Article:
I work with my therapist on all of this.  I talk with my closest friends and hell, strangers in a Target shopping line about it because it sadly has become my life.  I am a cancer mom. I am a hydro mom.  I am an AI mom.  I know the inside and out of my son’s nervous system because I have to.  I know his medications, nurses and Dr.’s names and phone numbers.  I know what to do if he needs a shot and who to call when I panic.  He calls the paramedics his buddies and when we see a fire truck he waves because they may need to take him to the ER sometime.

I have been asked many times if I work in the medical field and I laugh and say no, I am a cancer mom.  BUT, I have also found out who I really am through all of this.  Sober, healthier in body and working on it in mind and one hell of a decent mom.  Not perfect, but I am trying to keep up.  Women are hard on themselves.  So are men, but it’s different for us and for special needs moms.  I appreciate time and friendship more.  I see things in a totally different way than I used to.  I feel different.  I look different.  I am different.  There is no handbook for this.  No how to guide or best selling books by some Parent Magazine affiliated author passed around over coffee while the kids play.  Hell, we are just happy to drink something when it’s hot.  Or eat our food when it’s hot.  I often stand with my foot on the trash can eating a yogurt as fast as I can or slamming a peanut butter and honey toasted sandwich with a paper towel for a plate sitting on the couch while he used to sit on his heating pad for comfort.  I have a love for anything with protein because it helps keep me full and those bars have been an ER snack or dinner many, many times.  My back hurts all time from stress and I cry often and I laugh even more.  I feel like I should.  No need to keep it in when it wants to come out.  I give no fucks about anything that doesn’t replenish our world and the only thing sugar coated around here is candy that we picked up in the check out line or left over from a movie that he actually made it though with out wanting to puke from the popcorn smell.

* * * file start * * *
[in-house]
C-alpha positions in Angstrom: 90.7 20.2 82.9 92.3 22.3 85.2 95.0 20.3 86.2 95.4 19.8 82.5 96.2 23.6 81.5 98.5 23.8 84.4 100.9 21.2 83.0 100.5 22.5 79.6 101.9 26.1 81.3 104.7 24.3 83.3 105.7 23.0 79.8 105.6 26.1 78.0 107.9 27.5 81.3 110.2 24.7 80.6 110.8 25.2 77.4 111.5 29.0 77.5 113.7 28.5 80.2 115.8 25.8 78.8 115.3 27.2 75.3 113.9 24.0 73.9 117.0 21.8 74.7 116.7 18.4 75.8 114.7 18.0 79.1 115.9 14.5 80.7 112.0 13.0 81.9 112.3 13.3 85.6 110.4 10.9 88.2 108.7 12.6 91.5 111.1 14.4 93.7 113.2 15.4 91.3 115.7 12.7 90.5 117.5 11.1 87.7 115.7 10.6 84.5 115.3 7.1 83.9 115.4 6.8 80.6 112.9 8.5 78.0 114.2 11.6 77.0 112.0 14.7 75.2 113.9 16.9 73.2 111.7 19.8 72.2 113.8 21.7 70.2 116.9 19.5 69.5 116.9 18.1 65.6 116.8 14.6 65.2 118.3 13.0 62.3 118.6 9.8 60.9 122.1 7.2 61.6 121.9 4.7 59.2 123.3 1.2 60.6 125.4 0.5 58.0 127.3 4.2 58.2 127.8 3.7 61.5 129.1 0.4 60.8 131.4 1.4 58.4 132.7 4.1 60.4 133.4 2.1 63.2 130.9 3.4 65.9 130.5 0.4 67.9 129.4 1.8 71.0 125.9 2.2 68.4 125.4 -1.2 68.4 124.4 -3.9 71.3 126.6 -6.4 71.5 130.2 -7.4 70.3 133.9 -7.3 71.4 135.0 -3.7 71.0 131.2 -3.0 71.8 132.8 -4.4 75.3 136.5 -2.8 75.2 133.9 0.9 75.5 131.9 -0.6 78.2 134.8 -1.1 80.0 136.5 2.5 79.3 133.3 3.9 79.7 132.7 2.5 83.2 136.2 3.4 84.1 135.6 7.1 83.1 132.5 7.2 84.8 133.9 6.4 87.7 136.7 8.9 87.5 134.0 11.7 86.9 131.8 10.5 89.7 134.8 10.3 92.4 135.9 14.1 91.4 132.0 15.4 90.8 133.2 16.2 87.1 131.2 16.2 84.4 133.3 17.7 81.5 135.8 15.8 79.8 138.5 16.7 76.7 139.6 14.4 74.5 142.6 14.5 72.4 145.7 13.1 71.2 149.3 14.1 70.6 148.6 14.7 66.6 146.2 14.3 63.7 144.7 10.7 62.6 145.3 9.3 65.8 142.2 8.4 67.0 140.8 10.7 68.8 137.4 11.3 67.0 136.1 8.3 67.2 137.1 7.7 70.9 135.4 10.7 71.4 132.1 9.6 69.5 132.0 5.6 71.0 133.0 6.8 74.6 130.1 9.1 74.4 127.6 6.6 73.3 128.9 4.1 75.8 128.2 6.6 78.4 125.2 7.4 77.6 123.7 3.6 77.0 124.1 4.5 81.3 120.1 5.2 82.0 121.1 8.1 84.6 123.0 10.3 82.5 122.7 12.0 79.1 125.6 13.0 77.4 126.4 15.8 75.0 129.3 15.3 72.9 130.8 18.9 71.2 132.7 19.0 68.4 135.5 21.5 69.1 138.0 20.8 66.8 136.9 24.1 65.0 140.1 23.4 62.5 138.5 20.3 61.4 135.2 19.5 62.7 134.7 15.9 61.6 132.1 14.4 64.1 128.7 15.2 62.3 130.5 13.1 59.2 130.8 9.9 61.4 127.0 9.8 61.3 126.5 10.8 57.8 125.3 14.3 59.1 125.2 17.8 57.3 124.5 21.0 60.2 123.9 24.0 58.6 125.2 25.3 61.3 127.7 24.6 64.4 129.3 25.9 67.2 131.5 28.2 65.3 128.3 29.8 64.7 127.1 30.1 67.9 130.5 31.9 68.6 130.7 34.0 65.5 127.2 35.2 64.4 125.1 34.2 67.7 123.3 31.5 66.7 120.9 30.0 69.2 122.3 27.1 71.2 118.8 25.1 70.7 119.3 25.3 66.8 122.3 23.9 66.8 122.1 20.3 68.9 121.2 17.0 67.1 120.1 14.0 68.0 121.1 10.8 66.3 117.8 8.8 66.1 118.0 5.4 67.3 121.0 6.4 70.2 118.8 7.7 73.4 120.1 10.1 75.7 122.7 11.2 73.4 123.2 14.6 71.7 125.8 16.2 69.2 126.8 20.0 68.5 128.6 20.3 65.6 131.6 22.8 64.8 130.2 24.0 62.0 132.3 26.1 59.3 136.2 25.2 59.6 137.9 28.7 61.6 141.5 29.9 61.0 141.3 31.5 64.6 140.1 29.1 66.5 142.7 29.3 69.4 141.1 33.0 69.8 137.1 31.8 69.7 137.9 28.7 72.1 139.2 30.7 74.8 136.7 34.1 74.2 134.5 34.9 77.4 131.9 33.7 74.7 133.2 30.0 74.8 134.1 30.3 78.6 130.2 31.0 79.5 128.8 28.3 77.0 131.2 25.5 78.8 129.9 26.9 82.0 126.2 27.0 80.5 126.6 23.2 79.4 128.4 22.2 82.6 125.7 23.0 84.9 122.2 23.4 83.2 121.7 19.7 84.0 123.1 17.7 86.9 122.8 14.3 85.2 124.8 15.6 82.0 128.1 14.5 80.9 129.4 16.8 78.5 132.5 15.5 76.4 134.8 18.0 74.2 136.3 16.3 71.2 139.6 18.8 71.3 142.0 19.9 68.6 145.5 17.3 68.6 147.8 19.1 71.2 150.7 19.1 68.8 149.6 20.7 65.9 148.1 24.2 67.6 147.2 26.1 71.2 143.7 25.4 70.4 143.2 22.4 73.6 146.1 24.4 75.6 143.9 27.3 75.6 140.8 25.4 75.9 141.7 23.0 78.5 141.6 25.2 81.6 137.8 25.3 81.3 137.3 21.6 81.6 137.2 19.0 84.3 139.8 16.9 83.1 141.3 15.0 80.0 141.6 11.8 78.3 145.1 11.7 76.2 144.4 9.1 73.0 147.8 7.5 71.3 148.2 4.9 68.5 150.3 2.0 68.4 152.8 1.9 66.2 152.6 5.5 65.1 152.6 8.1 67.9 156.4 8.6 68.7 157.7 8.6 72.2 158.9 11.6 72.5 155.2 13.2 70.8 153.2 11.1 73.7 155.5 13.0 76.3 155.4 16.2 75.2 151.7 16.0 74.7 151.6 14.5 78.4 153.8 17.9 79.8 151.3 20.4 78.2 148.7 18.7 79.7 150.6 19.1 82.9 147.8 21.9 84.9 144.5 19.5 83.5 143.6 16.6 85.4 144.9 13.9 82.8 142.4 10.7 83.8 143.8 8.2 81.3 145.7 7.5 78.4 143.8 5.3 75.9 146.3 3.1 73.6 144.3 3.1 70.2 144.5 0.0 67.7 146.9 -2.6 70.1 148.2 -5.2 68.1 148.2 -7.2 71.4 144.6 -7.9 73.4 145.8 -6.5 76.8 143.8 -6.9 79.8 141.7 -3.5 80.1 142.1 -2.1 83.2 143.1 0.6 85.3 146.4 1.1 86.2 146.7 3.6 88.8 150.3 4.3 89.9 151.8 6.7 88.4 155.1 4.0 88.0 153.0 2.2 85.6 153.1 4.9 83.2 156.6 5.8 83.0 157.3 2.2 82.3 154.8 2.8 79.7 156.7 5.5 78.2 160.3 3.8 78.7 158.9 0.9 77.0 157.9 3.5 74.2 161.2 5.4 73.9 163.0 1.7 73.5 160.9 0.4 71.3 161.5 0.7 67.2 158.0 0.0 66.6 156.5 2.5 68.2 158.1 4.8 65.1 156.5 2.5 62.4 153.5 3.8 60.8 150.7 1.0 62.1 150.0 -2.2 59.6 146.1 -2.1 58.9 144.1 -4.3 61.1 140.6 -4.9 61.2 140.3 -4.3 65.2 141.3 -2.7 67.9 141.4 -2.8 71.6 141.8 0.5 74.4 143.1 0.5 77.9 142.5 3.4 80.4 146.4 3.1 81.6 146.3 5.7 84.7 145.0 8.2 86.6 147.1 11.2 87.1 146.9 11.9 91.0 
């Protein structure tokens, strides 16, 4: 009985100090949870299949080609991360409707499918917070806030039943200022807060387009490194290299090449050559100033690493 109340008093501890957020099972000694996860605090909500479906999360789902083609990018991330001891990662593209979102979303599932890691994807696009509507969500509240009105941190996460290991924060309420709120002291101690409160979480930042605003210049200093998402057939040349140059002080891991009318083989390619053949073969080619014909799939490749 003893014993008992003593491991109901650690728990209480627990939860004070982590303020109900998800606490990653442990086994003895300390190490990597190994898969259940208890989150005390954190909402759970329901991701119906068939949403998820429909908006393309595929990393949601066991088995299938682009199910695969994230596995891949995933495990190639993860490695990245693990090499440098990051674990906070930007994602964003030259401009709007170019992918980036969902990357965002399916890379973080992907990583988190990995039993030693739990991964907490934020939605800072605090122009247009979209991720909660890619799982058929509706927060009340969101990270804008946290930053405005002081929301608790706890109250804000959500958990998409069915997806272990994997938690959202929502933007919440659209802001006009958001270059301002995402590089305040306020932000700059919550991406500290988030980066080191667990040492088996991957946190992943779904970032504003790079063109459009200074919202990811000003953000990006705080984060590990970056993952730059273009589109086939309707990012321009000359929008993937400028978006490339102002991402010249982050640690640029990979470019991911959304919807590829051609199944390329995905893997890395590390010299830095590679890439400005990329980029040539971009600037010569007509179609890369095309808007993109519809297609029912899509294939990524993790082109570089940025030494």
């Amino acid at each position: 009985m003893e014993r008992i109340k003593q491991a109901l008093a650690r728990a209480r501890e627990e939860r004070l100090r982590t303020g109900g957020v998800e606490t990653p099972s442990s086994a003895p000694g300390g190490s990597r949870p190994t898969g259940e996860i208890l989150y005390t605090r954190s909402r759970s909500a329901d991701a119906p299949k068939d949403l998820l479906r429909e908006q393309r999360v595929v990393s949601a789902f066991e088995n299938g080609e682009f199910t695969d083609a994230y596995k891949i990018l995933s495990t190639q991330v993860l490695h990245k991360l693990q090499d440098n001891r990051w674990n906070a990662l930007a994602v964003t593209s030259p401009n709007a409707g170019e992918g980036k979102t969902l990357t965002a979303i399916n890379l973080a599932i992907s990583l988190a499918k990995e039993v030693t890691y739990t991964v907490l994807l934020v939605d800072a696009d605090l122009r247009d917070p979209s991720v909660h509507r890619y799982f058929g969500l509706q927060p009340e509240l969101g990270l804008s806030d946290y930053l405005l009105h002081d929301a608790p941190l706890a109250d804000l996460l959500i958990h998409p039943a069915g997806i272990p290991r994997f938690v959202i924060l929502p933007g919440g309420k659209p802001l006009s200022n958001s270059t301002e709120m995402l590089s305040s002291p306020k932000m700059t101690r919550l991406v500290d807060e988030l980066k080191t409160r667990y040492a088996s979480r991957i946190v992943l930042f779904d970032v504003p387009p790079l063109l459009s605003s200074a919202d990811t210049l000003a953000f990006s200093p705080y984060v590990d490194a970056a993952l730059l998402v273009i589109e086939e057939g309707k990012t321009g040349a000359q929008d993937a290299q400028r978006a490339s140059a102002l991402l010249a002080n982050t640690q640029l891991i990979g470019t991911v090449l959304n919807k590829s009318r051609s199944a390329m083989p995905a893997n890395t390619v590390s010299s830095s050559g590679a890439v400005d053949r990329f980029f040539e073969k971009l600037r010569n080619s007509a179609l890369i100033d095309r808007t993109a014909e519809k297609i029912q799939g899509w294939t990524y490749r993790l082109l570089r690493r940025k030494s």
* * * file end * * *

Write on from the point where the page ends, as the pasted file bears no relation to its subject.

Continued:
Our world is small but cozy and hopeful instead of doubt driven and supported by some wonderful people, real and cyber ones.  Bold As Love is our theme song by the late Jimi Hendrix and it fits.  Adler is the rainbow in the storm and I am the captain of this ship.  Ahoy me matey!!